“Growing up listening to Metallica, Testament, Slayer and Exodus, I couldn’t care less about most of the leads. There was no way in the world I was going to learn a Slayer solo. I don’t know if I’ve ever seen anybody play a Slayer solo note for note. It’s funny – I went to see them live and saw Kerry King playing a solo from one of their records. I thought he would wing it but no, he played it exactly as it was recorded.”
You recently shared a cover of Another Day, Another Idea by Brazilian guitarist Mateus Asato, which uses some really colorful ways to link through chords.
“I found this guy called Darryl Syms online who taught that song. It would take me weeks to sit and learn it by ear, watching videos of Mateus. There was a guy who had done the work for me! It took a few days to get under my fingers and a few more to get closer. It’s those things that might not sound difficult but are difficult, little slides and switches here and there, that I like.
“The reason I learned that song is because he uses his thumb like Hendrix and does some fingerstyle stuff in the second half. I wanted to incorporate some of that and find new ways of using fingerstyle in my clean playing. I’m always going through YouTube looking for new ideas to pick up, at least one thing a day.
“It’s funny… my in-laws are staying here right now and my mother-in-law came in asking me the name of that beautiful thing I’d been playing all day. And it is a beautiful piece. I think Mateus is an incredible guitar player, one of the best on earth. There’s so much feel because of that rhythmic side, the way he slaps the guitar as he’s going along. He always finds nice, big-sounding chords and knows how to intertwine them.”
You had Wolfgang Van Halen playing bass in this band for a number of years. It must be nice to see him enjoying all the success with Mammoth WVH.
“When you take away the Van Halen name, he’s just a really nice, down-to-earth kid – and he’s super-talented. When you hear him sing live, he’s incredible – plus he’s great on drums, guitar and bass. I found he was really good at learning stuff and memorizing parts.
“Writing a record is a different skill; it’s very far away from being a shredder or killer drummer. I know so many great guitar players who don’t write. I was blown away when I heard the album. It’s an amazing record and one that I’d wanted to hear for a long time.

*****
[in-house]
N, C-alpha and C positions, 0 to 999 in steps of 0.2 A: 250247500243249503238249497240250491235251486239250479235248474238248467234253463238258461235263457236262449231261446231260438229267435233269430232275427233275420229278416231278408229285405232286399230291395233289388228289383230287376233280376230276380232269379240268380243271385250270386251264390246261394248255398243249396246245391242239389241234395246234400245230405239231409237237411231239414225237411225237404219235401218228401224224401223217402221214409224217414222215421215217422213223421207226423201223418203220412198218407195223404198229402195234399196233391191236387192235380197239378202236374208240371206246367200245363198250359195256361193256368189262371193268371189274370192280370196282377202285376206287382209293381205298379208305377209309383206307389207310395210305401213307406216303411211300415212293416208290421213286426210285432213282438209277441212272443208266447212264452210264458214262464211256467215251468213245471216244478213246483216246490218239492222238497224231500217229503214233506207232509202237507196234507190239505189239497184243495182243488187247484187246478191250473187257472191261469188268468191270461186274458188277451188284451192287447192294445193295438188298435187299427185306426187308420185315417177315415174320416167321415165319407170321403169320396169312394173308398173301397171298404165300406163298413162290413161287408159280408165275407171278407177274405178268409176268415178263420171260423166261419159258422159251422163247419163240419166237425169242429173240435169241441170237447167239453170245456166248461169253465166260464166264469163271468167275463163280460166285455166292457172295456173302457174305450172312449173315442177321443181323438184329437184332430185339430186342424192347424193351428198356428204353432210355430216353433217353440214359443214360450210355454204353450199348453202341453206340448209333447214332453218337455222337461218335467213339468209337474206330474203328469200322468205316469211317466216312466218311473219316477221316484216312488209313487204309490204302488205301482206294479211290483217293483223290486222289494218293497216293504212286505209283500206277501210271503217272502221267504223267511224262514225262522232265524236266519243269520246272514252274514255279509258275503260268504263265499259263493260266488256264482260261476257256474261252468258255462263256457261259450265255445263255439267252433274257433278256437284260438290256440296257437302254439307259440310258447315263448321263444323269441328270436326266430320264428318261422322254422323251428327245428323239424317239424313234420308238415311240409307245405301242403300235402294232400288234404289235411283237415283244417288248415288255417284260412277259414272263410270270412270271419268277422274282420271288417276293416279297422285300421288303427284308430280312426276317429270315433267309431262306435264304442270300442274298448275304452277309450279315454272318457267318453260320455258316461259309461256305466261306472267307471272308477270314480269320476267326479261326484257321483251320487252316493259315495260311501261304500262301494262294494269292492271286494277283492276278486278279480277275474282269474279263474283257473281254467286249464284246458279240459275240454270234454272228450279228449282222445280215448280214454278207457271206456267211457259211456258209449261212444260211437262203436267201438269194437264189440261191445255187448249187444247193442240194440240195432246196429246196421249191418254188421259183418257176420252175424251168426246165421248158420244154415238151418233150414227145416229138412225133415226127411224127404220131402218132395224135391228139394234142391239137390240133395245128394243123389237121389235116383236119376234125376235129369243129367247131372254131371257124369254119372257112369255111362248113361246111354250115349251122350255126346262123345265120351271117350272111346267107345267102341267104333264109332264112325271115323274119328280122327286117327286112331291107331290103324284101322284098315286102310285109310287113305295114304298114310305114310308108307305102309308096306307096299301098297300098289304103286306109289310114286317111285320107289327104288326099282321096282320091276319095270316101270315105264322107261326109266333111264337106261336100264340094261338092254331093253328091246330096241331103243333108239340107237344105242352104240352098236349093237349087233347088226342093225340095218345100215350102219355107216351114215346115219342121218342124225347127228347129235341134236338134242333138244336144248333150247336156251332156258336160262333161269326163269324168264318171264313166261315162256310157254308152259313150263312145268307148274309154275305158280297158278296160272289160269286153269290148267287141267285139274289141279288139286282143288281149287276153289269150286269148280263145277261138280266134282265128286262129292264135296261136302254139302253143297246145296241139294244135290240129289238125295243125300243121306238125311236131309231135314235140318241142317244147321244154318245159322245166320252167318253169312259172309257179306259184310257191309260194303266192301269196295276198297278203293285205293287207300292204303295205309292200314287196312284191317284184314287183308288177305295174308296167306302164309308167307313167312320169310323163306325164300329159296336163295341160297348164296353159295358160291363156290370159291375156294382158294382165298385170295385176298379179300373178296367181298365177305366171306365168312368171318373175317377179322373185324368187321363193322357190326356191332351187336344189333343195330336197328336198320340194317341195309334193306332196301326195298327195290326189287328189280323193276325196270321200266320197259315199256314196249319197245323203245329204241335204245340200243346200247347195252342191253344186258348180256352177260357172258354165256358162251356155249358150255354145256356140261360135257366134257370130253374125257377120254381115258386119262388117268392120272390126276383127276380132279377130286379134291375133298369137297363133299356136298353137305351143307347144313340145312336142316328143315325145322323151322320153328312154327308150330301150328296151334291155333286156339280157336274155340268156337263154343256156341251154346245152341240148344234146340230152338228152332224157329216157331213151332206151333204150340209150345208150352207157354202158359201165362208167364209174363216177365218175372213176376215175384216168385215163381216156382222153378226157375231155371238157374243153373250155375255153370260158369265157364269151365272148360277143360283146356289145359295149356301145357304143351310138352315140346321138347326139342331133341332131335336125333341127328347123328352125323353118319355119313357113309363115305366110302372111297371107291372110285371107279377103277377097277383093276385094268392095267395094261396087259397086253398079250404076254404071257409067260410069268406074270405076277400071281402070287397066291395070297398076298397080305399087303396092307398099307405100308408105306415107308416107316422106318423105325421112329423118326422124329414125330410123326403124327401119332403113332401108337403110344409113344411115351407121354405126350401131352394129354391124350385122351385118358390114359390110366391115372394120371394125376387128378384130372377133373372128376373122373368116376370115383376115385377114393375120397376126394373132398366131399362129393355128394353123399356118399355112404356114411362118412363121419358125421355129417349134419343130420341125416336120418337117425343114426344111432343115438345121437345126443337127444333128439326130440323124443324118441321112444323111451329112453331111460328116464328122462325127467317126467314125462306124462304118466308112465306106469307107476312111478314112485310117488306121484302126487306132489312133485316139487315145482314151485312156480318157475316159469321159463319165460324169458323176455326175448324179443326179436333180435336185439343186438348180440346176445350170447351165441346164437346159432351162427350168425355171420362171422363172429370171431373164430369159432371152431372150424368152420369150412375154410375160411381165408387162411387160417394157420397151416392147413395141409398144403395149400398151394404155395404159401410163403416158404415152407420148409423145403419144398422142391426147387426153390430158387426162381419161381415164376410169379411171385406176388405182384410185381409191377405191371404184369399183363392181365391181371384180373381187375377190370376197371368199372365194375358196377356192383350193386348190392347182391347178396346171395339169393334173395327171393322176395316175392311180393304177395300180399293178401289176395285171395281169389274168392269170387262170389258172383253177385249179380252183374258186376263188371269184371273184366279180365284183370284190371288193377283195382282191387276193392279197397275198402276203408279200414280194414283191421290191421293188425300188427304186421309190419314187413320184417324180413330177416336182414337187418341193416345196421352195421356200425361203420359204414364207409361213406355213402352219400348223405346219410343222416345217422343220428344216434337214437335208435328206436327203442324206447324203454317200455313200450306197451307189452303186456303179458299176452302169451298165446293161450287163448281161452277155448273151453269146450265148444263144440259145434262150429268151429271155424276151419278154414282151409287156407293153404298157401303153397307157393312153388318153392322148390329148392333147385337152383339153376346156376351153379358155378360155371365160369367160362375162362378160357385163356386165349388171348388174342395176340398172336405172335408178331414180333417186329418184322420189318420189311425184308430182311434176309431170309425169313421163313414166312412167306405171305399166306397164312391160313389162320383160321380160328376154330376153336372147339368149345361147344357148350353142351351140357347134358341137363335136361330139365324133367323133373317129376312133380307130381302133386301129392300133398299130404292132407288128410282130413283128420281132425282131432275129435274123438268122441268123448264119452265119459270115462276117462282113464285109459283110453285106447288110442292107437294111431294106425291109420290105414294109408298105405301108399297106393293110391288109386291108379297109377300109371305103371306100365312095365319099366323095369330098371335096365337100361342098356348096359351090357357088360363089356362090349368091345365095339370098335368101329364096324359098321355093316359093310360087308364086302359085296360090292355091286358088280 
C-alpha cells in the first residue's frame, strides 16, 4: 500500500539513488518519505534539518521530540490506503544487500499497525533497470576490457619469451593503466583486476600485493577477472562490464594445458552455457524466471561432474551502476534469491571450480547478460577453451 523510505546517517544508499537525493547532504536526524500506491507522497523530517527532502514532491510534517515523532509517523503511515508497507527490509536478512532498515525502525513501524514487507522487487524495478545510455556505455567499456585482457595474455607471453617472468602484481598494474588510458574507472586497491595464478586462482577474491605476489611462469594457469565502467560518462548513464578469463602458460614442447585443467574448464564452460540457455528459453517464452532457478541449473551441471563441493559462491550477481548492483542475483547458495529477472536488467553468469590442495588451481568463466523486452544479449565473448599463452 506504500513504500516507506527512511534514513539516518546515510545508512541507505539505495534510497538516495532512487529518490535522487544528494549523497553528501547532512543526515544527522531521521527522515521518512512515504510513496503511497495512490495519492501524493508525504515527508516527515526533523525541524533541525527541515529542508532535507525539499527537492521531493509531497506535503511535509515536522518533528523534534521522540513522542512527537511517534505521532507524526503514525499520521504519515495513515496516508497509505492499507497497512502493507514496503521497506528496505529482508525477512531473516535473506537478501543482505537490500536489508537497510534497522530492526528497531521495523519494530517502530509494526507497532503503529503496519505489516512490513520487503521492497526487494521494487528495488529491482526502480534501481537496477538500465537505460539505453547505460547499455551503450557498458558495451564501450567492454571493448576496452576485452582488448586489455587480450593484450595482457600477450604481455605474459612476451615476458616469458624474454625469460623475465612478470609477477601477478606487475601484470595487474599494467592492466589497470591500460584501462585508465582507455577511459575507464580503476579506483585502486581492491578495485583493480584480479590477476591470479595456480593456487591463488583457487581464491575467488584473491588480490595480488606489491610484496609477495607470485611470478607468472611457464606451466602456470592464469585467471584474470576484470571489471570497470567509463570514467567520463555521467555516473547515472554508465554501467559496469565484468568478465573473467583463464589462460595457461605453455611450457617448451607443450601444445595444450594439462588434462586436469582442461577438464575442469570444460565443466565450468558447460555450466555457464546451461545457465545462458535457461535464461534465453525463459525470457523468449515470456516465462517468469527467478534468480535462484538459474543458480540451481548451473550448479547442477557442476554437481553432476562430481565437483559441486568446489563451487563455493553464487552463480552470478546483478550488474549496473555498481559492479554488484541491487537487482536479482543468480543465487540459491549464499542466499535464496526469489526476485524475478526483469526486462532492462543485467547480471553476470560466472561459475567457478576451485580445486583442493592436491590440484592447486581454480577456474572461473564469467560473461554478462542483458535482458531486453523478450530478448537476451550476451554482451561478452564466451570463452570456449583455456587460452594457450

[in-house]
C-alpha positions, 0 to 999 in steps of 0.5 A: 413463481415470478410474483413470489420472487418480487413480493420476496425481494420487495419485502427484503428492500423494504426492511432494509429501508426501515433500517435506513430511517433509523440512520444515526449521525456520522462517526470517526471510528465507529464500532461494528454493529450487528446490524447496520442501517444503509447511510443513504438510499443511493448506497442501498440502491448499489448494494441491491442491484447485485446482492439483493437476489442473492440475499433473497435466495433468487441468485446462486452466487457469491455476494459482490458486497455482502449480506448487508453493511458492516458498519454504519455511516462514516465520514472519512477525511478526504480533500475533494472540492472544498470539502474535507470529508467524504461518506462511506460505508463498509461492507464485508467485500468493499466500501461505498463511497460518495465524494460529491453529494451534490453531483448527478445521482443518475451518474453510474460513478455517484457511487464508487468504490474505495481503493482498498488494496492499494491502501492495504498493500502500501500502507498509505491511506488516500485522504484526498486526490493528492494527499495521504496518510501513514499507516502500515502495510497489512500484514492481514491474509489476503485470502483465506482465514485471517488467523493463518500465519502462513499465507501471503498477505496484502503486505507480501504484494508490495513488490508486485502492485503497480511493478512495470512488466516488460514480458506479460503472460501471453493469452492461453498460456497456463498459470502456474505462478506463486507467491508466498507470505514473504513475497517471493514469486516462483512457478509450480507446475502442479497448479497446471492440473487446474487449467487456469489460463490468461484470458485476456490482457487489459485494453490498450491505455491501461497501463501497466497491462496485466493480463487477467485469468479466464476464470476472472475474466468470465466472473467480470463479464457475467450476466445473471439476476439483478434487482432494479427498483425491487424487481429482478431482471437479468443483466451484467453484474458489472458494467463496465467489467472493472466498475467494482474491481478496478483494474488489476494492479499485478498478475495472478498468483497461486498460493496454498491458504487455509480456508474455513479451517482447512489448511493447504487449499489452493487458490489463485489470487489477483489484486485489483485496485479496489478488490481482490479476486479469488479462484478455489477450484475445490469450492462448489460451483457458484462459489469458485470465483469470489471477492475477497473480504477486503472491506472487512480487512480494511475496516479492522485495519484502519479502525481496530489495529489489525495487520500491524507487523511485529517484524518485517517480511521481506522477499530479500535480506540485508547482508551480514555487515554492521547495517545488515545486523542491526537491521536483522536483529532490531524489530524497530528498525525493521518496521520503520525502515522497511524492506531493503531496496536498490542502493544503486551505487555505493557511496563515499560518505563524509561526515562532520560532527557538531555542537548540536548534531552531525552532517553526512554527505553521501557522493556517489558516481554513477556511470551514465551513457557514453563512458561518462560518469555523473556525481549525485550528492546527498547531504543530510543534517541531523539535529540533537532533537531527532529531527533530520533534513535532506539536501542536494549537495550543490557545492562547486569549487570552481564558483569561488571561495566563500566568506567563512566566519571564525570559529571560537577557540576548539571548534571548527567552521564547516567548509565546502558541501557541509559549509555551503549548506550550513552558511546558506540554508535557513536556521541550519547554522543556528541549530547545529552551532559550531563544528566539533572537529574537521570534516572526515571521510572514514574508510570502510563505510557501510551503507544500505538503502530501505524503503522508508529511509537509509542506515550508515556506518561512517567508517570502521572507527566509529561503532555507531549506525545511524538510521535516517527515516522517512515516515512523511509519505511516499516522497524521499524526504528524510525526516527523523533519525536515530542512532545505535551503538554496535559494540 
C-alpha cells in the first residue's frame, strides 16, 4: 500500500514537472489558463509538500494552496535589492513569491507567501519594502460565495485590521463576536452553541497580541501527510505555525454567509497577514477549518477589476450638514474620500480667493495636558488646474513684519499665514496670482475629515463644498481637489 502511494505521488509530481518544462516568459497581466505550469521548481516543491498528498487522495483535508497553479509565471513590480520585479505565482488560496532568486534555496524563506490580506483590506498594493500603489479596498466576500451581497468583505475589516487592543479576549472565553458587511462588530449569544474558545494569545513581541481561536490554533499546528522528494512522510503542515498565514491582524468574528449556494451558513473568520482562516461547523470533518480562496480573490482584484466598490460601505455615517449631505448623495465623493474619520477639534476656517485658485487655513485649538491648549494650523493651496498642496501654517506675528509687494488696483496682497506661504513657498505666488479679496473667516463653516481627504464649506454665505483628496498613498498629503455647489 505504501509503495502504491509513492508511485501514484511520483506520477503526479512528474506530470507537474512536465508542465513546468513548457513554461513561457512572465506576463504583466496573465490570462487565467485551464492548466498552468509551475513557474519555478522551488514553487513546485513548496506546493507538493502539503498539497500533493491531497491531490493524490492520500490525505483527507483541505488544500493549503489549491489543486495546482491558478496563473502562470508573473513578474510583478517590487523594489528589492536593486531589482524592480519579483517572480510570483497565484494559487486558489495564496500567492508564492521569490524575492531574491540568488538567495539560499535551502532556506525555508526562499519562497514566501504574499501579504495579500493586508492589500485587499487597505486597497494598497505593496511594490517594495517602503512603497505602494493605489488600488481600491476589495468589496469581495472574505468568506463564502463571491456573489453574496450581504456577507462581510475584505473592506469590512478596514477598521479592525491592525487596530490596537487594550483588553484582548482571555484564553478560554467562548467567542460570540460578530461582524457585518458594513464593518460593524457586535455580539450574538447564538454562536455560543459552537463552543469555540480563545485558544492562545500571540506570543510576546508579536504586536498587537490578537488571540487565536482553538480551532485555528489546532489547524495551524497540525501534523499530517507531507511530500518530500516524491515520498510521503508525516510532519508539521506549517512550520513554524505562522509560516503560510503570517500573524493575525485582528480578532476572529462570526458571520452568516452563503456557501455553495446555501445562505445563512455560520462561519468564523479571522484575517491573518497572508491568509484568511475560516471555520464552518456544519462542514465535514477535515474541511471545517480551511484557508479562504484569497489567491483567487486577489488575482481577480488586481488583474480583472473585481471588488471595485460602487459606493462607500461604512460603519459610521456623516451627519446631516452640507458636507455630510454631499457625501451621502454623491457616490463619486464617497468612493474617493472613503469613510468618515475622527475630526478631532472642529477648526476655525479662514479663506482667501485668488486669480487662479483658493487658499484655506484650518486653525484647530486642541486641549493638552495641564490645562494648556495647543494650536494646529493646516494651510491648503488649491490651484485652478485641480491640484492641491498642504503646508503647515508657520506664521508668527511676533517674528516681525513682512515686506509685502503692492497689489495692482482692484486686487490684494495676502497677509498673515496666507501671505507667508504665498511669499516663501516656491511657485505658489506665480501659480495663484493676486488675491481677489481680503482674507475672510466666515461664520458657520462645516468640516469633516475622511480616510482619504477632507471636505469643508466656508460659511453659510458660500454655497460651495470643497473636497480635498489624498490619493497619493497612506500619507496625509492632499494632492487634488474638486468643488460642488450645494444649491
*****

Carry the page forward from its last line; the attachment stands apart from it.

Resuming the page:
“He and Elvis had been working on it for a few years, maybe even three years. I was online the other night and saw a clip of him playing in Hershey [Pennsylvania], opening up for Guns N’ Roses. I think he’s doing a little better than playing bass for the Tremonti band right now! [Laughs] I’m happy as hell for him.”
And you were also lucky enough to meet Eddie a few times, too.
“I have some really special memories. One of them is when we were opening for Van Halen at Madison Square Garden and Wolfgang was there. He must have been six – he was just this tiny kid! His mom was there too. Eddie had given me one of his guitars backstage; he tapped away on it and said, ‘Yeah, feels good, here ya go!’ and obviously that’s become one of my most prized possessions.
“When the show was over, we were backstage underground and there was 300 crew, guests, press everywhere, just swarming the place. We saw Wolf, his mom and Eddie walking out. Eddie saw me out of the corner of his eye and walked through hundreds of people to come over and say, ‘Hey I forgot to tell you – you need to take out two springs to make it play right – sorry I forgot to tell you that earlier!’ Then he gave me a kiss on the cheek and walked right through all the people clamoring for him again.
“He did that for me?! He had his kid and his wife with him and knew he’d get caught up by everybody, but he took his time out because he gave a shit about his products and passing on knowledge. I got to see him at his core a handful of times and I was lucky. It was a very cool thing.”
- Marching in Time is out now via Napalm Records.